The Cicero CanTeen won’t be getting a new home any time soon.
The town of Salina had hoped to help the teen center move from its current location at 8837 Brewerton Road, Brewerton, a run-down site where CanTeen staffers have to pump the septic tank themselves, to a new building near the Cicero-North Syracuse Junior High School. Salina Supervisor Charles Iavarone, himself a C-NS graduate and occasional participant in CanTeen activities in his high school days, had discovered a grant that would accomplish that purpose. The grant would require a 10 percent match from the municipalities involved and allowed applicants to ask for up to $800,000, meaning that the five municipalities involved would only need to come up with a total of $80,000.
Iavarone asked the Salina Town Board to approve his applying for the grant at the board’s Oct. 10 meeting. In order to apply for the grant, the deadline for which was Oct. 23, Iavarone would need permission from the other four municipalities involved in running the CanTeen: the towns of Clay and Cicero, the village of North Syracuse and the Cicero-North Syracuse Central School District. The village and the school district were eager to help. Iavarone, Third Ward Councilor Mike Giarusso and CanTeen staffers approached the towns of Clay and Cicero to ask for their support.
However, both towns were reluctant to give that support. The town of Clay asserted that it needed more time to consider the potential ramifications of ownership of a new building and the long-term financial impact of the grant proposal.
“The board had long-range financial planning questions that needed to be addressed,” said Clay Supervisor Mark Rupprecht. “The grant had no long-term plan for the ownership and operation of the building. The town of Clay was not going to make that kind of decision in one week.”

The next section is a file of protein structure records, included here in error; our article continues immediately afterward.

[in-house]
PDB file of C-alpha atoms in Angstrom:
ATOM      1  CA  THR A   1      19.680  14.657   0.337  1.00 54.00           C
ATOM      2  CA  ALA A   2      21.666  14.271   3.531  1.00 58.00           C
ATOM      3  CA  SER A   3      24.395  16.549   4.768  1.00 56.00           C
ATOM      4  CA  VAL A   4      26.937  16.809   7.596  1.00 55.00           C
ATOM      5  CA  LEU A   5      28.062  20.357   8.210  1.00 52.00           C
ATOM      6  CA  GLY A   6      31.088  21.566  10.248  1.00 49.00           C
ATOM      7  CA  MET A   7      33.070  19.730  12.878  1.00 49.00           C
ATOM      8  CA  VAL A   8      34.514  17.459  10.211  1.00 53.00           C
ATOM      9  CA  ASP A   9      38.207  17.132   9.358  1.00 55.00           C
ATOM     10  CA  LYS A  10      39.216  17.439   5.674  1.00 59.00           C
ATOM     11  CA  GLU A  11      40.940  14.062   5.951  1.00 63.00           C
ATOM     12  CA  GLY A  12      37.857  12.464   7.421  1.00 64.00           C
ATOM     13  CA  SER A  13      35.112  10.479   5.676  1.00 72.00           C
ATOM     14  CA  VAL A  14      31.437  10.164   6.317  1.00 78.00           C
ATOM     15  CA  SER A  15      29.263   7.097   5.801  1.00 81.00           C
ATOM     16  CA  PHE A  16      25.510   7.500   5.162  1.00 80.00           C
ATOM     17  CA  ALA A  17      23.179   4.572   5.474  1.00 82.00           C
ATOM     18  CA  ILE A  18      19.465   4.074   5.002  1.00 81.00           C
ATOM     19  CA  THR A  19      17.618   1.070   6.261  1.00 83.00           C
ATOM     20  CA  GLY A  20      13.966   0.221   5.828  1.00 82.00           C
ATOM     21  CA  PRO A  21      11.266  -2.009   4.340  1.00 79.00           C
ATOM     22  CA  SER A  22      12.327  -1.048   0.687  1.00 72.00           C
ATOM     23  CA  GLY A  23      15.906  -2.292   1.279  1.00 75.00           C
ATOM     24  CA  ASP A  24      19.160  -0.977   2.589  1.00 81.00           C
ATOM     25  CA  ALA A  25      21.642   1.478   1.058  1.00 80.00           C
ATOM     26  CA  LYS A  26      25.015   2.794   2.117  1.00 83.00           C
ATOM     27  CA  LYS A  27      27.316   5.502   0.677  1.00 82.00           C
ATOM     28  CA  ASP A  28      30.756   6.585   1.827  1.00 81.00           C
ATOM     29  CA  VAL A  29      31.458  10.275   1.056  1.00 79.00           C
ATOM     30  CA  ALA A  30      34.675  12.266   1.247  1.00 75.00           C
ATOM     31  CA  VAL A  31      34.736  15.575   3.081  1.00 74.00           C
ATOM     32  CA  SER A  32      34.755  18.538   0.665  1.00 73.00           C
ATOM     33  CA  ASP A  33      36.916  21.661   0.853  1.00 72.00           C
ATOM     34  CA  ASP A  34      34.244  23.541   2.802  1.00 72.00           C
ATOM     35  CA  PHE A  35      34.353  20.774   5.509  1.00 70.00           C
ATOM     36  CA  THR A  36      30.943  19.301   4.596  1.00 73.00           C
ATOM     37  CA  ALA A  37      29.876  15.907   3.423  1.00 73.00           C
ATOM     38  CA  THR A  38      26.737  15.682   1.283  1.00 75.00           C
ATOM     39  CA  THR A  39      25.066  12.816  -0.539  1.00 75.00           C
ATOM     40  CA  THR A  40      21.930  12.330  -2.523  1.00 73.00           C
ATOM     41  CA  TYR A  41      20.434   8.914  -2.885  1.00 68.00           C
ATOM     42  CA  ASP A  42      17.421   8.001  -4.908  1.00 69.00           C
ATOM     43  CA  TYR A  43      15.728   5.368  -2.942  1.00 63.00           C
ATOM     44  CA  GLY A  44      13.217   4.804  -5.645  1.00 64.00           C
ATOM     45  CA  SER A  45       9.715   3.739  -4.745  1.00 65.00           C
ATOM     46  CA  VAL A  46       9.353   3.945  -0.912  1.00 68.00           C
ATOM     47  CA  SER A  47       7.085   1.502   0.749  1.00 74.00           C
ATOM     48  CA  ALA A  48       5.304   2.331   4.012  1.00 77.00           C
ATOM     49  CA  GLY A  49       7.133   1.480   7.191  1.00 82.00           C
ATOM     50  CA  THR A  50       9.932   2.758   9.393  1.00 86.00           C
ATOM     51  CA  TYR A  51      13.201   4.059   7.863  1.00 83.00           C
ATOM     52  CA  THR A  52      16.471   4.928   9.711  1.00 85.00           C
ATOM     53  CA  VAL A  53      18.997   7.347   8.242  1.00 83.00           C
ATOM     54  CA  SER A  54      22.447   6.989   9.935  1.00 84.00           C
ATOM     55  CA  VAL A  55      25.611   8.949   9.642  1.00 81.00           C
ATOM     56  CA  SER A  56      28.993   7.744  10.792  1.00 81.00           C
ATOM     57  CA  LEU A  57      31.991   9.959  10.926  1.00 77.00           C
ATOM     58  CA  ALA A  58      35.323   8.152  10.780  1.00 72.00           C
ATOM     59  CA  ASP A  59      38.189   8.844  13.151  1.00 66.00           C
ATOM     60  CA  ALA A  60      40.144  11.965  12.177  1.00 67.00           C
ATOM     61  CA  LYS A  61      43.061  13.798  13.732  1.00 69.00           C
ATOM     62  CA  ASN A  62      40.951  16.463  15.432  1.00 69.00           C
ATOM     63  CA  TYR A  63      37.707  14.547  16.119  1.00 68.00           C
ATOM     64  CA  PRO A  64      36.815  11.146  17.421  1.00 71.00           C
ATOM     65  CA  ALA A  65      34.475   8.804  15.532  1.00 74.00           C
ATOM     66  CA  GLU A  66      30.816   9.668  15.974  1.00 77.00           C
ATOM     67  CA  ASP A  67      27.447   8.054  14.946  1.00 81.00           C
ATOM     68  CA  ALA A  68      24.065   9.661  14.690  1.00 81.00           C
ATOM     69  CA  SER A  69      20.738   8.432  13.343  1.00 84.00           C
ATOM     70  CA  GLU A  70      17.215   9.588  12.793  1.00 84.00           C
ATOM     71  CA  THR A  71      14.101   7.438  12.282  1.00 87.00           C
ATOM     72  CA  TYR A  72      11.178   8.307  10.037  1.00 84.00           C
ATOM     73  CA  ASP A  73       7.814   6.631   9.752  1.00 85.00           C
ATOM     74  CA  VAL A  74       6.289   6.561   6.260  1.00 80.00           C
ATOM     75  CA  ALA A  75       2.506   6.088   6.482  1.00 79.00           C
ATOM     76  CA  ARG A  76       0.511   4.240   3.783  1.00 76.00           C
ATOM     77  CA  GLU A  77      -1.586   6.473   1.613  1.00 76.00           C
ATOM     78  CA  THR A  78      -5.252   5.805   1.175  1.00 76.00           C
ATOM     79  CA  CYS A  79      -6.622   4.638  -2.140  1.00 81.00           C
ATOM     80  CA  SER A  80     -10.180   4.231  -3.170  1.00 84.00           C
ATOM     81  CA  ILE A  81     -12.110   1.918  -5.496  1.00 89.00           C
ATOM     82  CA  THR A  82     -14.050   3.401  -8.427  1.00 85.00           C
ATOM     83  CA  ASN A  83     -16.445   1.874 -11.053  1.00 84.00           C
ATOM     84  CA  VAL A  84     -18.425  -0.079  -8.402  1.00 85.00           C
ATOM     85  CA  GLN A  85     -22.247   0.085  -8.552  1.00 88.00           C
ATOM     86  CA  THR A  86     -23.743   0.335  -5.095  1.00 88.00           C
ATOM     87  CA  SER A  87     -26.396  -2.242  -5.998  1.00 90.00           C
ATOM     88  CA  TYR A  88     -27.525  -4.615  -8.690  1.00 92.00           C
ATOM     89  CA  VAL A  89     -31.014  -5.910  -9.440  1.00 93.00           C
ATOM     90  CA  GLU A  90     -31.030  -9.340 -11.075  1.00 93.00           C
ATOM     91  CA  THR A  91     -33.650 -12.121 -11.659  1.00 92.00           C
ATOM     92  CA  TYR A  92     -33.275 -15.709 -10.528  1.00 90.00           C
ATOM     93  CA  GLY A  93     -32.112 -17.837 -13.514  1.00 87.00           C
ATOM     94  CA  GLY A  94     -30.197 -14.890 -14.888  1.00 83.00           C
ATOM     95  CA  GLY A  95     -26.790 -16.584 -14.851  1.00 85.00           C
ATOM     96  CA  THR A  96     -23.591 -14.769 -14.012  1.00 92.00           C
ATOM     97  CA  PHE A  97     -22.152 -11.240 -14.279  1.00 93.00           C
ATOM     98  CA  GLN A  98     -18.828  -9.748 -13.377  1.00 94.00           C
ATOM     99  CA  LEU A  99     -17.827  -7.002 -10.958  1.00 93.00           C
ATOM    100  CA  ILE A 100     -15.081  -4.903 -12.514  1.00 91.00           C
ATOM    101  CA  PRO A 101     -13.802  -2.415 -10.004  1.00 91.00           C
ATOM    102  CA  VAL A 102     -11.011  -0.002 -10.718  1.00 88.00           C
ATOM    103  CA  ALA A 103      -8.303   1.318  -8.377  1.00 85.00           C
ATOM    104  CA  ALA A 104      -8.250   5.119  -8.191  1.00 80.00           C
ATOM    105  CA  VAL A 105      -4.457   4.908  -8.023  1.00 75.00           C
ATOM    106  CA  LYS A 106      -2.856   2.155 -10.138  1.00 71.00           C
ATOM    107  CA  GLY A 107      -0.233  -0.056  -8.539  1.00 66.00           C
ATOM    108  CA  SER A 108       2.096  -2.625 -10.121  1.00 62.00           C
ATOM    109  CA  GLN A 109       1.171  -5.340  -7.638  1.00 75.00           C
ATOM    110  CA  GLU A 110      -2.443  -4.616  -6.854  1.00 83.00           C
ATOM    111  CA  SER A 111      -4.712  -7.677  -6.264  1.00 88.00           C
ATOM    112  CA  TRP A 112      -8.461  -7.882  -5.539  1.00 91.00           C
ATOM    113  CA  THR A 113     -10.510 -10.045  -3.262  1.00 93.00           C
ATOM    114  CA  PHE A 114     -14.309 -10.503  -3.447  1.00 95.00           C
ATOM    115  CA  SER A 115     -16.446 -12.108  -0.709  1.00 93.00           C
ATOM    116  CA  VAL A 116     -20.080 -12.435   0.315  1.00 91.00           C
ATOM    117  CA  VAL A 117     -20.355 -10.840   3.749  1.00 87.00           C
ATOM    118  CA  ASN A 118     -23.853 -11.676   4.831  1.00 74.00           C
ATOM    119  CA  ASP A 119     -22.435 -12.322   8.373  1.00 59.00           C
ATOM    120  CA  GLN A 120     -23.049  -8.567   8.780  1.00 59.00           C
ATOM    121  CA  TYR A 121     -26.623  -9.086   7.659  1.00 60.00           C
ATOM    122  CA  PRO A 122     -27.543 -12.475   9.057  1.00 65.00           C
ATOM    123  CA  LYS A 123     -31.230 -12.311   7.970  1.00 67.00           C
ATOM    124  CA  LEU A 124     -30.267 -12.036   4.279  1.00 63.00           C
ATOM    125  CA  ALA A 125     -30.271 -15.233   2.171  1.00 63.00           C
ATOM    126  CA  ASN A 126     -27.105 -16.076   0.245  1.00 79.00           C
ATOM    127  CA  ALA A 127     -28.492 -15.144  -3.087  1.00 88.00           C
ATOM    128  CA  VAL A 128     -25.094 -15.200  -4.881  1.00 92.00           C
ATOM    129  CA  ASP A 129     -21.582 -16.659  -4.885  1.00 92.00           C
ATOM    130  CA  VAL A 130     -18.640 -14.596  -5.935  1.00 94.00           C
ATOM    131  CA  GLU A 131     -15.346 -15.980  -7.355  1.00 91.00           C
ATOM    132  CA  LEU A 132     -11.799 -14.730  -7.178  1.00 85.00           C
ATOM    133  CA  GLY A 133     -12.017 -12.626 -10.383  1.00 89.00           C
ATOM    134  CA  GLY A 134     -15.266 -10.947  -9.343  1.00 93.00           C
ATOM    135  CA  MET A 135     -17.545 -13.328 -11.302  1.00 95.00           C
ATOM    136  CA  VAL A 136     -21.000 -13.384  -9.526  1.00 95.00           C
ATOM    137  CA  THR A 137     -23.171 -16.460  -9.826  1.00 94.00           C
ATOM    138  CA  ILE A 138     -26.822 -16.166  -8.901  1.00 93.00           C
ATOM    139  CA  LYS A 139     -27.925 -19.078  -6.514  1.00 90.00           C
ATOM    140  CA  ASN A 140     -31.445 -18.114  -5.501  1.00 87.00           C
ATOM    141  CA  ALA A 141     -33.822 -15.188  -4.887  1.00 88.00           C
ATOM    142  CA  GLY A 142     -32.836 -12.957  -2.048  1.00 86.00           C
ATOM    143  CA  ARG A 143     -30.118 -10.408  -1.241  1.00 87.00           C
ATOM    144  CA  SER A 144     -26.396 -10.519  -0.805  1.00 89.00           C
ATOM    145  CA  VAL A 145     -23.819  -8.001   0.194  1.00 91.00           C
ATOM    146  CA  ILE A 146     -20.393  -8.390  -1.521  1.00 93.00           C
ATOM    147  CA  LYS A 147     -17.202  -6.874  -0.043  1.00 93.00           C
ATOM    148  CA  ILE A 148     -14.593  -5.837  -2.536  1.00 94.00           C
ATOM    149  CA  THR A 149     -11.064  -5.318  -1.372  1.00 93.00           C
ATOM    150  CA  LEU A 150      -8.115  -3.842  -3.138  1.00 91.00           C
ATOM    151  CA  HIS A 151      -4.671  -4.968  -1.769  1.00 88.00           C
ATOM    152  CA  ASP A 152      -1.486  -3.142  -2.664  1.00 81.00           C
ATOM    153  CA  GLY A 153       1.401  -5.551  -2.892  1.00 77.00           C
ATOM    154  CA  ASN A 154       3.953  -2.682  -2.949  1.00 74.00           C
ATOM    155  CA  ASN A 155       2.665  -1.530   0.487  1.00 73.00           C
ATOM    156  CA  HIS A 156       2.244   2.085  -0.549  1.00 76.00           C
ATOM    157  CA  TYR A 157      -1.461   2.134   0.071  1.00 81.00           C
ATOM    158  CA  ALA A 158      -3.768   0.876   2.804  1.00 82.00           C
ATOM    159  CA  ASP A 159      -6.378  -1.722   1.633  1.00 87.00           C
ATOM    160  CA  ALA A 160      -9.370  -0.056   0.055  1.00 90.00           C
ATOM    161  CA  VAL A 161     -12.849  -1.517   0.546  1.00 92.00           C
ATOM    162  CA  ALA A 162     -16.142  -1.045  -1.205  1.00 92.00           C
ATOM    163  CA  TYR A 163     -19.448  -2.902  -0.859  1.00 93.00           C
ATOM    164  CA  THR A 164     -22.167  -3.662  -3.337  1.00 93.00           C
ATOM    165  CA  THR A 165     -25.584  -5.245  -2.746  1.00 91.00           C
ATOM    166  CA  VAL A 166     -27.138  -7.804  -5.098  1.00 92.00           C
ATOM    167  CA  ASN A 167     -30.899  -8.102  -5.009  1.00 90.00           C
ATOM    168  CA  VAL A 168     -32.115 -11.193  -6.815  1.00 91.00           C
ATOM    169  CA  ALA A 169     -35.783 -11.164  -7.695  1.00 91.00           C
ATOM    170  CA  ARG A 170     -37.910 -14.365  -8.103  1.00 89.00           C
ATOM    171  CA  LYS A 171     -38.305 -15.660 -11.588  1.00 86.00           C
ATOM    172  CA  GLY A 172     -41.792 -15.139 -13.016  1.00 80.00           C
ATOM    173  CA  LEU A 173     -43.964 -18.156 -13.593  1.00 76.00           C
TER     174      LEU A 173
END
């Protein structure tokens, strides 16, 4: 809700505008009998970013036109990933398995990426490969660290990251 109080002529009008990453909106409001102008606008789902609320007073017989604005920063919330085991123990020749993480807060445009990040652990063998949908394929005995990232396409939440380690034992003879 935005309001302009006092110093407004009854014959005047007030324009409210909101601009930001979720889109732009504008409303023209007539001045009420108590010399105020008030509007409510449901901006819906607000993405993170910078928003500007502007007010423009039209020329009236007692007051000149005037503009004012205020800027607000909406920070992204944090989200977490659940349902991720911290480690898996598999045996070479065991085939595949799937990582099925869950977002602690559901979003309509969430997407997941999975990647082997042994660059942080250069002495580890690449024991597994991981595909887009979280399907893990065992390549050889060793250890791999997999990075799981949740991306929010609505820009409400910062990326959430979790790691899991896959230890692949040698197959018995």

Rupprecht was quick to point out that the town board’s decision had nothing to do with its support for the teen center.
“The town of Clay is an initial and continuing financial sponsor in the Cicero Youth Bureau and the CanTeen,” he said. “We’ve increased our support this year by 20 percent, and we expect to continue to be a financial supporter of the program.”
The board’s decision not to take action on the grant proposal, Rupprecht said, was made in the interest of fiscal prudence.
“It’s better to plan than to react,” he said.
Though Cicero Supervisor Chet Dudzinski did not return calls to the Liverpool Review, it appears that Cicero’s reasons for not approving application for the grant are similar to Clay’s.
“Cicero was very leery of it,” said Salina Second Ward Councilor David Stott. “They weren’t comfortable with it and compared it to the Cicero Commons project.”
Better luck next time?
Salina officials were thoroughly disappointed in their fellow town board members for their failure to act on the proposal.
“I think it’s awful,” Iavarone said. “We had a good proposal. We spent a lot of time and money getting ready to present it. I was going to drive to Albany myself and drop it off.”
Stott went a step further.
“It really turns my stomach,” he said. “They didn’t do their job, plain and simple. They said they needed more information, but no one asked any questions.”
Stott pointed out that this was not the first time that the area faced a last-minute decision on a grant proposal. His father Ron was the mayor of the village of North Syracuse in 1970, when a HUD grant became available to construct senior housing at what is now Centerville Court.
“North Syracuse was the last to apply,” Stott said. “They made a quick decision and they did it. My father drove to New York City to make sure the grant was signed. But that didn’t happen here. [Clay and Cicero] had no sense of urgency whatsoever. We took every excuse out of the hands of the two towns and they did not jump on board. Government needs to work for the people.”
But all hope is not lost. Iavarone said that the grant could become available again next year and agreed with Rupprecht that the executives from all five municipalities should meet in the near future to discuss what will happen to the teen center.
Sarah Hall is the editor of the Eagle Star-Review and the Baldwinsville Messenger. The 2012 winner of the Syracuse Press Club’s Selwyn Kershaw Professional Standards Award, she has been with Eagle Newspapers since 2006. She is a Liverpool native.